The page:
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If you are examining the religious beliefs of Native Americans (the US term) or the First Nations (Canadian usage), the first thing you need to take into account is that there are many different tribes, each with complex and fully developed sets of beliefs and ceremonies, comprising several thousand years of oral and artistic traditions.
One general characteristic is that, as is the case with most oral cultures, the religious and spiritual traditions of most tribes are grounded in ritual and ceremony rather than abstract theology. Rather than there being some fixed written "scripture" or one unique sacred text, their belief systems are expressed in numerous stories or poems, often publicly recited during specific ceremonial occasions. Often artwork or physical objects (especially sand painting among the Navajo), costume, song, and dance are as integral to the religions as text. Sacred places are also an essential part of the religious heritage.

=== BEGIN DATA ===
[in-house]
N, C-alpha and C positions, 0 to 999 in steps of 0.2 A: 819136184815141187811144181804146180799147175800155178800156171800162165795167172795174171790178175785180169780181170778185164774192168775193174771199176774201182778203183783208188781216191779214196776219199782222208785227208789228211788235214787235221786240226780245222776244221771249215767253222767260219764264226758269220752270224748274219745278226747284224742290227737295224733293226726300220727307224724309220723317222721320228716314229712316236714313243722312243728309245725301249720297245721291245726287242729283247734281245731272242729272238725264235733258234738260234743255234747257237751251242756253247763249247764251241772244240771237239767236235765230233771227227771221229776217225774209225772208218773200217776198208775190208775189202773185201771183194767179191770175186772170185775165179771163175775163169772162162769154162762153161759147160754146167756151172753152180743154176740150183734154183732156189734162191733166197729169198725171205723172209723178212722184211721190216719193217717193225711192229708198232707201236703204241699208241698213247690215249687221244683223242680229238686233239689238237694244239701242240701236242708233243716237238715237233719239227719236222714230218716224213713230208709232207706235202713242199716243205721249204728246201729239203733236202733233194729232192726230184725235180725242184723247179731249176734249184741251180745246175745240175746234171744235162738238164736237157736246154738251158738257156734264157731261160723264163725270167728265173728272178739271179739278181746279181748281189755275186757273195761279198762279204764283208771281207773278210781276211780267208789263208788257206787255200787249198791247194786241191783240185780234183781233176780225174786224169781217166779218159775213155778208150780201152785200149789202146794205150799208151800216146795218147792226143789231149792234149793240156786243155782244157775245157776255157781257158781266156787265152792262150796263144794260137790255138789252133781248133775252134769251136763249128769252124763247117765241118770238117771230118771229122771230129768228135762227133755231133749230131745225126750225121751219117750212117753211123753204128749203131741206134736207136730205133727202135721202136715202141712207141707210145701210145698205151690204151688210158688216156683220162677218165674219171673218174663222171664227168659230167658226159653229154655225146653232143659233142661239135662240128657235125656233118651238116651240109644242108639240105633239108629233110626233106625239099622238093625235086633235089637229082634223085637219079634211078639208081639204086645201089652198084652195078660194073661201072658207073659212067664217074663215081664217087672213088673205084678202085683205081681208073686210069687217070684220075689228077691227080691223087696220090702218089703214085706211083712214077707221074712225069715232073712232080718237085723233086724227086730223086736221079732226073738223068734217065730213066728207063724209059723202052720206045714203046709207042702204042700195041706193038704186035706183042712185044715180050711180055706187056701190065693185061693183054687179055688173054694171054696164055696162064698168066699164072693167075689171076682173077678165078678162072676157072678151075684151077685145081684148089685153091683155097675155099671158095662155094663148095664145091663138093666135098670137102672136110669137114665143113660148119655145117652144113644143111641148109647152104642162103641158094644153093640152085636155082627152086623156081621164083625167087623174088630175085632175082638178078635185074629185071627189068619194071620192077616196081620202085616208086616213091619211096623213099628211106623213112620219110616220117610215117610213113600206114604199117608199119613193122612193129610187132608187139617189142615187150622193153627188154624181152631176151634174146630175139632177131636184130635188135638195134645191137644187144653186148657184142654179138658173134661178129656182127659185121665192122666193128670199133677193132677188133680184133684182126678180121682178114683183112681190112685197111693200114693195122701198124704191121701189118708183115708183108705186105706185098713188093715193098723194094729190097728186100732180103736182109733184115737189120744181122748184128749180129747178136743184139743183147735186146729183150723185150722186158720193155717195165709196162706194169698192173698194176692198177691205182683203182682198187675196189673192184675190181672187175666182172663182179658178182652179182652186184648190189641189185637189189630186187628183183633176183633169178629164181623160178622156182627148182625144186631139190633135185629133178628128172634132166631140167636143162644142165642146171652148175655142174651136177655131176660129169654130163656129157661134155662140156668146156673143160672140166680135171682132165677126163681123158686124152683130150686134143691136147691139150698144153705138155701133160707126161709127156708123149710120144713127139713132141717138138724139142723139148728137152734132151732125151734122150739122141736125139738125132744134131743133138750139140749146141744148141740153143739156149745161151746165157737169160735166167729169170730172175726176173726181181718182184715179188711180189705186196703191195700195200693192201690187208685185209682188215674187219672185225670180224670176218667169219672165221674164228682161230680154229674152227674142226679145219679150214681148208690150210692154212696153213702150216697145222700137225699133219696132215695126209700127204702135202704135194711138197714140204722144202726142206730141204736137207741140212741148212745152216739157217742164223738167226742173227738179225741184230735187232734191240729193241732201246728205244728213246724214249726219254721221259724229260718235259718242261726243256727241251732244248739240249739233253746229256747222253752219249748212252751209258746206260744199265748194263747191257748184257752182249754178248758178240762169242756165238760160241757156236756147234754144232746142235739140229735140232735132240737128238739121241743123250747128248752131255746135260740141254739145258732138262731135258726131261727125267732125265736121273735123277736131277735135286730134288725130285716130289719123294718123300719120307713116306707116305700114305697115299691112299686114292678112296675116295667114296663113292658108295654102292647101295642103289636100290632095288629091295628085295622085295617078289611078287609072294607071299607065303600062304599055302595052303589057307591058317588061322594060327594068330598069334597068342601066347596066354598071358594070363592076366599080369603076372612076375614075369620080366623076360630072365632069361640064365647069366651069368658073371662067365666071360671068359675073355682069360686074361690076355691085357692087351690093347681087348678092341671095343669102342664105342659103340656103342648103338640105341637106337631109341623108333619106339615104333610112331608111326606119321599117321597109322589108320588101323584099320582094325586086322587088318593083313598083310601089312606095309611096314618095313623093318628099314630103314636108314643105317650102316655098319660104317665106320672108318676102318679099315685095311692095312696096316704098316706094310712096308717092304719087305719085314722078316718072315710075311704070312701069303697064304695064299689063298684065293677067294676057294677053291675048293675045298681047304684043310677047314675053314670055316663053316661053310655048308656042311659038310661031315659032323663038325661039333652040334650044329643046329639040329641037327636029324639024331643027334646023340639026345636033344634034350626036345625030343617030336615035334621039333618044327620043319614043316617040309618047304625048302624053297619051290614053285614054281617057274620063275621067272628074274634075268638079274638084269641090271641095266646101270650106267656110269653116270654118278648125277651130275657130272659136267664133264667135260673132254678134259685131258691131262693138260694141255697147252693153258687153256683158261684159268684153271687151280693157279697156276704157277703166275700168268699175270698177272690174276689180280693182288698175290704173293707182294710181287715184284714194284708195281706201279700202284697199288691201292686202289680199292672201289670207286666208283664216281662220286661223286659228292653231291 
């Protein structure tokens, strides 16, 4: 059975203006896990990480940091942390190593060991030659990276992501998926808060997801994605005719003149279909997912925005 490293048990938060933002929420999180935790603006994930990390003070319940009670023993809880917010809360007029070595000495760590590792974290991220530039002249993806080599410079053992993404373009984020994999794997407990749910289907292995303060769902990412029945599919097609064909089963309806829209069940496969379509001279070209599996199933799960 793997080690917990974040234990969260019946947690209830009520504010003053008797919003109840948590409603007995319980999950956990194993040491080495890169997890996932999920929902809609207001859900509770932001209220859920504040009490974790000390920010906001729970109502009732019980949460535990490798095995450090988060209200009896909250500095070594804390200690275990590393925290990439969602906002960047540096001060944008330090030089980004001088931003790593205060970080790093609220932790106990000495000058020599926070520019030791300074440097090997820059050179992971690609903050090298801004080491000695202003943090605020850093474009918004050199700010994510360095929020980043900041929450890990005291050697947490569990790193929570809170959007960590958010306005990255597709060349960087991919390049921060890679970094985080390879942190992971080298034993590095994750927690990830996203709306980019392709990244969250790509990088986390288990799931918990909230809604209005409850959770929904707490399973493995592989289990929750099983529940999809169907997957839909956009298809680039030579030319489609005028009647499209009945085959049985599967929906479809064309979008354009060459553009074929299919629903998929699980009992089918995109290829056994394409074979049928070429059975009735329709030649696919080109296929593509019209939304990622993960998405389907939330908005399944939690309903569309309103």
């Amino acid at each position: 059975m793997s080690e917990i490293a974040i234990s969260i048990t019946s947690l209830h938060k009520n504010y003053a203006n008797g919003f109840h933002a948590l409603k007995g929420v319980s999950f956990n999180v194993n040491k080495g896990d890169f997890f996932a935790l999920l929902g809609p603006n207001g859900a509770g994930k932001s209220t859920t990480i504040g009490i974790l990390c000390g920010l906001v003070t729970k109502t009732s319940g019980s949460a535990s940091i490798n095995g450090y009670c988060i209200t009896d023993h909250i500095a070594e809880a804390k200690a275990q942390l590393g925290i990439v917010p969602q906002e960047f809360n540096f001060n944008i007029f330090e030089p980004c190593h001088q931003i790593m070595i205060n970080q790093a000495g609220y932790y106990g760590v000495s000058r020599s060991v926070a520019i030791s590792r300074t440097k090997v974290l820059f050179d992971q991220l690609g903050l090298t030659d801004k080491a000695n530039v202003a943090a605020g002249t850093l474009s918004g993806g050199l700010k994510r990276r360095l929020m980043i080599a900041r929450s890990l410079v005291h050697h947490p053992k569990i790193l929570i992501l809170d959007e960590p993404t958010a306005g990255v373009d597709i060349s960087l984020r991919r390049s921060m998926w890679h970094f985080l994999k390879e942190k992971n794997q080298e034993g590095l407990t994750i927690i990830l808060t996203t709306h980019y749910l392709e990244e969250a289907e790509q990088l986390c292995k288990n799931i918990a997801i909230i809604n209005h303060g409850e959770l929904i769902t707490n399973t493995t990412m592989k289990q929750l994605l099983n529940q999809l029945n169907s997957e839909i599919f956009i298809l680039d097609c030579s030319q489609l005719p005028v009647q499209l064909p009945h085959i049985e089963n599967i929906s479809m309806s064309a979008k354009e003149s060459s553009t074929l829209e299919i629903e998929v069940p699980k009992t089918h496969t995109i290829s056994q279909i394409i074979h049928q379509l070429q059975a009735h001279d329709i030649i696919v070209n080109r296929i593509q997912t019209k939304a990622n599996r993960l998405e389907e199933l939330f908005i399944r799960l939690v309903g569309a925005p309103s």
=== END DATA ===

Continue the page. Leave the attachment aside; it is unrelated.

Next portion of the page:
In general, Native American religions are close to the natural world, and grounded in explaining and understanding natural phenomena. They tend to be polytheistic, including a belief in many gods or spirits, usually linked with specific aspects of the natural or human world. The goal of most religious ceremonies is both to obtain the favor of these being and to reconcile people with them. Shamans or medicine men are often the repositories of knowledge about the gods or spirits and generally lead religious ceremonies.
Although many indigenous people were converted to Christianity (sometimes forcibly) during the period in which Europeans settled the Americas, most tribes have worked to revive their native beliefs and traditions over the twentieth century.
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